But this year there are a  number of points that may be encouraging al-Abadi and his candidates. Firstly there has been a change in the balance of power up north. Ever since the ill-fated Kurdish referendum on independence, Baghdad has had the upper hand, controlling Kurdish border points, including its airports, and its finances.

Part of the latter involves the ongoing non-payment of salaries to civil servants like local teachers. This group demonstrated again in the past week and the protests were met with some violence, those present say. The missing or withheld salaries have become a major issue for Kurdish voters and al-Abadi said that the Iraqi government will pay them, if the Kurdish authorities make certain concessions.

Al-Abadi believes that Kurdistan is part of Iraq and he is behaving according to that, Ihsan al-Shammari, a politics professor at Baghdad University and head of a local think tank, the Iraqi Centre for Political Thought, told NIQASH.

“Al-Abadi wants to benefit from the feelings being expressed by some Kurds that they too are citizens of Iraq,” al-Shammari continued. “Especially because he has previously seen demonstrations in Kurdistan in support of him. The political parties in Iraqi Kurdistan have been doing a terrible job and the Kurdish citizens are seeking alternatives.”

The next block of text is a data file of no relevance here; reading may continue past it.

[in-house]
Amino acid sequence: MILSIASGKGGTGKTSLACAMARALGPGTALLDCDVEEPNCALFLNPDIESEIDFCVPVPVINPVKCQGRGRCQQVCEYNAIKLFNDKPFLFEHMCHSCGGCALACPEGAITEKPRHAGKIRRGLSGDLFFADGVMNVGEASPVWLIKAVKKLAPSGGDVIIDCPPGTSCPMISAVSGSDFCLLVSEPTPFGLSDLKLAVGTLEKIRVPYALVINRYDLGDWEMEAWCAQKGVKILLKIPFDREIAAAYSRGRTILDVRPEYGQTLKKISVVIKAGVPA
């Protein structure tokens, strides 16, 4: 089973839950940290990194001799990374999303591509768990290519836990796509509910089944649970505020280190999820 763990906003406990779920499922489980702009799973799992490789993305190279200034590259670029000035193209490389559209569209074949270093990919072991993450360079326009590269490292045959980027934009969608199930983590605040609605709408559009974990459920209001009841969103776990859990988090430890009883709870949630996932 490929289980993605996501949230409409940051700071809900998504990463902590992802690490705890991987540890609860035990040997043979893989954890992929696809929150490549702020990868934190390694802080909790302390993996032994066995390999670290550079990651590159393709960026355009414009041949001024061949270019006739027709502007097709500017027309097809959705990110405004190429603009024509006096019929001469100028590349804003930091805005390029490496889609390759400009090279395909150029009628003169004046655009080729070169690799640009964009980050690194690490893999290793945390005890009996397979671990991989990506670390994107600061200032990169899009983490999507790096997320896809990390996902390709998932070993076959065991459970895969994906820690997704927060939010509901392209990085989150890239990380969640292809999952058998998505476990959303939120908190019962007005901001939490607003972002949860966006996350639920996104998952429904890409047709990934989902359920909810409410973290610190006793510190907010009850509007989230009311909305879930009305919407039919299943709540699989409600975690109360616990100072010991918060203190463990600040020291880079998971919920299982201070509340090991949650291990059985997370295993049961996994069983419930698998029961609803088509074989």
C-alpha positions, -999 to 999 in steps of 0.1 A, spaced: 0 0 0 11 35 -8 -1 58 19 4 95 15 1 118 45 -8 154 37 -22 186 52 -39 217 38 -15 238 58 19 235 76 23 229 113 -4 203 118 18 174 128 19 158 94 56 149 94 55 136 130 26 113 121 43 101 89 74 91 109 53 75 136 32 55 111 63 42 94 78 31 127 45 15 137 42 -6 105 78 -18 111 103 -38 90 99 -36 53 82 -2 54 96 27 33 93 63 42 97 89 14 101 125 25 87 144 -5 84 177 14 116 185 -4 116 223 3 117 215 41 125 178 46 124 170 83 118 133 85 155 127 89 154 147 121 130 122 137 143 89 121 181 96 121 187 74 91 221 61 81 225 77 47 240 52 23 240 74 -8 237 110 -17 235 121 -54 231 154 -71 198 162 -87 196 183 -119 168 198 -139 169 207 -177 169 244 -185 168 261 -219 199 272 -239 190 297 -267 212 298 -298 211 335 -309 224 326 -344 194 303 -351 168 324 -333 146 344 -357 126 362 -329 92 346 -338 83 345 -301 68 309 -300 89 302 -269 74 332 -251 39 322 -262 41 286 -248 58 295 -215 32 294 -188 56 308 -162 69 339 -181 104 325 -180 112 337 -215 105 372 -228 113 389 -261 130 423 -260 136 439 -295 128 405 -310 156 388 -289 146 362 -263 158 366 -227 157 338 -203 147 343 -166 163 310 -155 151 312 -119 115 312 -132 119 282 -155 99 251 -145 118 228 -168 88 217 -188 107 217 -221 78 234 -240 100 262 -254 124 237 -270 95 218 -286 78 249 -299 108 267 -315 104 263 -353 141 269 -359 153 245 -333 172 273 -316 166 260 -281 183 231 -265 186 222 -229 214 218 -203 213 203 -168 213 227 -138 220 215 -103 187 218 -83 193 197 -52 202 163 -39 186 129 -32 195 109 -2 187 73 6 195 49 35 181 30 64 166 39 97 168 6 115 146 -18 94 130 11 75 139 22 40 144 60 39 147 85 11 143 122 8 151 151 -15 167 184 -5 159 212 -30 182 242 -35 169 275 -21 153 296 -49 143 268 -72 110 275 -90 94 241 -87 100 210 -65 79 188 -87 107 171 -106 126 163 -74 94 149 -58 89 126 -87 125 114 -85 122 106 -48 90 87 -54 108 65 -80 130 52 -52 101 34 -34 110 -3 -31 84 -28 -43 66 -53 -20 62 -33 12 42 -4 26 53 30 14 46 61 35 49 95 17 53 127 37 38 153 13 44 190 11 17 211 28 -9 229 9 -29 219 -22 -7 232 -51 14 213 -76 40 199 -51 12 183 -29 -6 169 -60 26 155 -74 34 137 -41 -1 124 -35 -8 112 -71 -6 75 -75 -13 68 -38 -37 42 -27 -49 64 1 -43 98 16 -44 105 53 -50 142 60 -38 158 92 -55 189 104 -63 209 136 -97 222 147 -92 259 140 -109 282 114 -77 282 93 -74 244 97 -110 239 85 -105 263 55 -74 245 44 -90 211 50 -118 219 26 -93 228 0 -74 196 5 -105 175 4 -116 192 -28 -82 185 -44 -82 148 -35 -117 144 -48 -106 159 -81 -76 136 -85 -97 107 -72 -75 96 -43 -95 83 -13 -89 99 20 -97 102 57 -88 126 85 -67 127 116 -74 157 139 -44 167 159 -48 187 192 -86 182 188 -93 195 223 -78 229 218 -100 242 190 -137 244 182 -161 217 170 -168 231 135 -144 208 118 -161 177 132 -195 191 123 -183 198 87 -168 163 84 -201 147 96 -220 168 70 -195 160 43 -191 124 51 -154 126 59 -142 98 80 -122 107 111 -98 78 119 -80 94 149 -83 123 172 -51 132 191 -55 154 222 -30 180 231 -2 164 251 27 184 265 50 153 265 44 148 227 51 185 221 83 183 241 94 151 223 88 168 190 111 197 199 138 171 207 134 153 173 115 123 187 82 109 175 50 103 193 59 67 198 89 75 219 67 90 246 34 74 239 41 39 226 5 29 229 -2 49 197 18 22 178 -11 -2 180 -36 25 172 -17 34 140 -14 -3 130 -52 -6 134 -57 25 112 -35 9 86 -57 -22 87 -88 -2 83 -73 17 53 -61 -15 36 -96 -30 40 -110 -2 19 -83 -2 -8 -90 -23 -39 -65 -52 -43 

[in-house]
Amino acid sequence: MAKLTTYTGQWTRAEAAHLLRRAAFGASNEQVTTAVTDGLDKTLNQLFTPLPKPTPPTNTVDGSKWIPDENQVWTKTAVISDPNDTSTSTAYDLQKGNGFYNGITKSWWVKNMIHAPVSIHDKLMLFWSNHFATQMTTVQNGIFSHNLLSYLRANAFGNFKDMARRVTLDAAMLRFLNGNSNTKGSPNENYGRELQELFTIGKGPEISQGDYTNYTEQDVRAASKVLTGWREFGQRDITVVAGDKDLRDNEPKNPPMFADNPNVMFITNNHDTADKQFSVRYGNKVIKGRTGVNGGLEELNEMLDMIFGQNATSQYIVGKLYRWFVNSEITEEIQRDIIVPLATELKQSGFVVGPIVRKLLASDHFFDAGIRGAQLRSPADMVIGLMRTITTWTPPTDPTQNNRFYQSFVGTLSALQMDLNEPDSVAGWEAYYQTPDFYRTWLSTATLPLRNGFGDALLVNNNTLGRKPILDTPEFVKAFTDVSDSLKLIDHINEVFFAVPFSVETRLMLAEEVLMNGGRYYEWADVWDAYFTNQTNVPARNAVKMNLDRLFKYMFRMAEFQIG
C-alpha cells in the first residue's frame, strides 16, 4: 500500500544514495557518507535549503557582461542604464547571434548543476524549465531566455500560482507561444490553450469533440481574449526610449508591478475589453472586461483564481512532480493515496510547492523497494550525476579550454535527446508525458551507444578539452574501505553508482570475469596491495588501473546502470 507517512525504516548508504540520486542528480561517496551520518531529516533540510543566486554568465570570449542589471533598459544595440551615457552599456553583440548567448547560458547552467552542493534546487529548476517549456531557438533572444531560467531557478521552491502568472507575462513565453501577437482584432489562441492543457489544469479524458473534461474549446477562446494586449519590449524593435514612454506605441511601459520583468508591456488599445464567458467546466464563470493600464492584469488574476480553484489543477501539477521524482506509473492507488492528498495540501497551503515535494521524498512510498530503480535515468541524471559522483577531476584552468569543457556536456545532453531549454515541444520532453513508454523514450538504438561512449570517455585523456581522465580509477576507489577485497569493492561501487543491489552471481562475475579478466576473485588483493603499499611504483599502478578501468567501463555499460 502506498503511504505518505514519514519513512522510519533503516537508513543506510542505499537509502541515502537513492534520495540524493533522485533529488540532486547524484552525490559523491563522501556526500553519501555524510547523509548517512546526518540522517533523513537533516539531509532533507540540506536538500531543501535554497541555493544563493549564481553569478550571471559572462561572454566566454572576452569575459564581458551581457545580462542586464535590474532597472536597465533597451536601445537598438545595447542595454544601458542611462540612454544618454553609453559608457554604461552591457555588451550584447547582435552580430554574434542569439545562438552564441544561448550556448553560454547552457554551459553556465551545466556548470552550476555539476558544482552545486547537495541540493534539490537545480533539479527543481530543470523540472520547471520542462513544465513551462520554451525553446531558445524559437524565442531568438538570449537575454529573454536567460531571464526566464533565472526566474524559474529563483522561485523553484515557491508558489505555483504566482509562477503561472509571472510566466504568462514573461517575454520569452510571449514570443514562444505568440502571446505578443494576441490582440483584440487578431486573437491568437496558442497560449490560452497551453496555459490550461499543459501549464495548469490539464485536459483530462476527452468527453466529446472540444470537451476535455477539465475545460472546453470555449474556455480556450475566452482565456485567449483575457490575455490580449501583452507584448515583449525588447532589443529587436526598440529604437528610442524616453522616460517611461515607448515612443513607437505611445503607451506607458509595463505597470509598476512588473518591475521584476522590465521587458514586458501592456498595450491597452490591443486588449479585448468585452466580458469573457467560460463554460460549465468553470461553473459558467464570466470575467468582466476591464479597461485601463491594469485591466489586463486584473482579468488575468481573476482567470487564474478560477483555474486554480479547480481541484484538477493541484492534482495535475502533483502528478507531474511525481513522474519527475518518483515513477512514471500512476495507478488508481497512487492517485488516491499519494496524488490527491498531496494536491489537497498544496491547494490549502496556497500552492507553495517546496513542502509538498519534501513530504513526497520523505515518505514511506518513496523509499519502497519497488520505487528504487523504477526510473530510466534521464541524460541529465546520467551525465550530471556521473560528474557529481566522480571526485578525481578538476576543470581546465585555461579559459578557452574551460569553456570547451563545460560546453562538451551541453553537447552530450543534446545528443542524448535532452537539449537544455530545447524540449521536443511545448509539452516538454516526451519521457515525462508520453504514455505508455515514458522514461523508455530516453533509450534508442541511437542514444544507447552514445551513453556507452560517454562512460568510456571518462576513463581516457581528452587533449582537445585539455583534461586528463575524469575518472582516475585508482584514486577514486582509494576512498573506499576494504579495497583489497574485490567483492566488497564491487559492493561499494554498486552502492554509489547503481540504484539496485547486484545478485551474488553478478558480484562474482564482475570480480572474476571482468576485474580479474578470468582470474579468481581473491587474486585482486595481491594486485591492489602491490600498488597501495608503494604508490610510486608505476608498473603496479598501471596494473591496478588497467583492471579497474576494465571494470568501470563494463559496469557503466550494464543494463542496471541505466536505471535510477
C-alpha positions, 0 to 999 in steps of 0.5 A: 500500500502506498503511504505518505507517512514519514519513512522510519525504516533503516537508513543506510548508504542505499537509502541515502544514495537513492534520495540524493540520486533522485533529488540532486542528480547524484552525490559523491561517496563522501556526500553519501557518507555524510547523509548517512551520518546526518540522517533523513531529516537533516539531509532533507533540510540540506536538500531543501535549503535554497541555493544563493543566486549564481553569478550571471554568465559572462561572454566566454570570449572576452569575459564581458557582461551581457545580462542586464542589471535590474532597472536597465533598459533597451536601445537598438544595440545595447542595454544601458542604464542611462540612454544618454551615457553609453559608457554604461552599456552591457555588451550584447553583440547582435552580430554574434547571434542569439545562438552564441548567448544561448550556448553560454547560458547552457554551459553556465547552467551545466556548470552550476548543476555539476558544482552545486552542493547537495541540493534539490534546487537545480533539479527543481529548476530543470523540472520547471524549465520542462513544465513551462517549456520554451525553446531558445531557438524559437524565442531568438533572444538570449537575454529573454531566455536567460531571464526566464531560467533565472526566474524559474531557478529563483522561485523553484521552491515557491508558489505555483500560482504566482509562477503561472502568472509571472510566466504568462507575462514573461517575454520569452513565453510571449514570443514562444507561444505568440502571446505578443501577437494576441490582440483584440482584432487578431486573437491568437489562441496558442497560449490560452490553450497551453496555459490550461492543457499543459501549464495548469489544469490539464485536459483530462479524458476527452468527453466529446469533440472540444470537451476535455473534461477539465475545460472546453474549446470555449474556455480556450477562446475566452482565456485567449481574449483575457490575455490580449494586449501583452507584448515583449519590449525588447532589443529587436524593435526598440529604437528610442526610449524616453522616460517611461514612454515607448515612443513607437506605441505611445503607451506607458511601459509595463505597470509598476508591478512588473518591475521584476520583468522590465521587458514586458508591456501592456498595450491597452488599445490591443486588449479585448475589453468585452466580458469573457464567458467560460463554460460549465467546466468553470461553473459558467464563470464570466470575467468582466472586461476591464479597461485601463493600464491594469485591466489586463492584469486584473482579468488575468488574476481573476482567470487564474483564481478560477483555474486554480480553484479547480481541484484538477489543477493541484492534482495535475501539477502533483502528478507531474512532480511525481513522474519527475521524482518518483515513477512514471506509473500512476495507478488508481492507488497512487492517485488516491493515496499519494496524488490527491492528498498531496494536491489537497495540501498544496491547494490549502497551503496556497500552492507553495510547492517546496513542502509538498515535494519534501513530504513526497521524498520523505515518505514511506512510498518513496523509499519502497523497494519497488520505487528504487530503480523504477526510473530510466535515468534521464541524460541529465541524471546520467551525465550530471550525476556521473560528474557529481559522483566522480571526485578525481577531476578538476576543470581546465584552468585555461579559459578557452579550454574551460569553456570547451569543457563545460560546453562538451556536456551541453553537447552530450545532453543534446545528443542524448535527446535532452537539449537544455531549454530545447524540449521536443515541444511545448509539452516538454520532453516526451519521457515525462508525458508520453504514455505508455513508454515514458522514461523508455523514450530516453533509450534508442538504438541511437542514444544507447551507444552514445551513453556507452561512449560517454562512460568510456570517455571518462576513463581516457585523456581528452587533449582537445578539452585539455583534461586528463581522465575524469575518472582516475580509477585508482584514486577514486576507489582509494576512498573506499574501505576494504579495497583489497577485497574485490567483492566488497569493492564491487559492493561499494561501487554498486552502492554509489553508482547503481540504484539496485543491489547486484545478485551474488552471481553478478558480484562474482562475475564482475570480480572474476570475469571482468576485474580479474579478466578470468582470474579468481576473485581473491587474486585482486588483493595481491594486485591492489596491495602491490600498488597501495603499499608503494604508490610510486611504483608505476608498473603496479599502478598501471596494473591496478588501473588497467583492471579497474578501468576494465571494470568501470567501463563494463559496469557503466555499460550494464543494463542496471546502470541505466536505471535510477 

“Our participation simply conveys the message that our alliance is a national one and that it serves all Iraqis,” adds Haidar al-Mawla, a member of al-Abadi’s party. “We know political competition in the Kurdish region will be difficult for us,” he admits.

It’s hard to predict what will happen in Iraqi Kurdistan during these elections given the tumultuous last few months. Will the Kurds continue to vote only for their own home-grown politicians or might they look further afield, given that the current crop of Kurdish leadership is not looking so effective right now?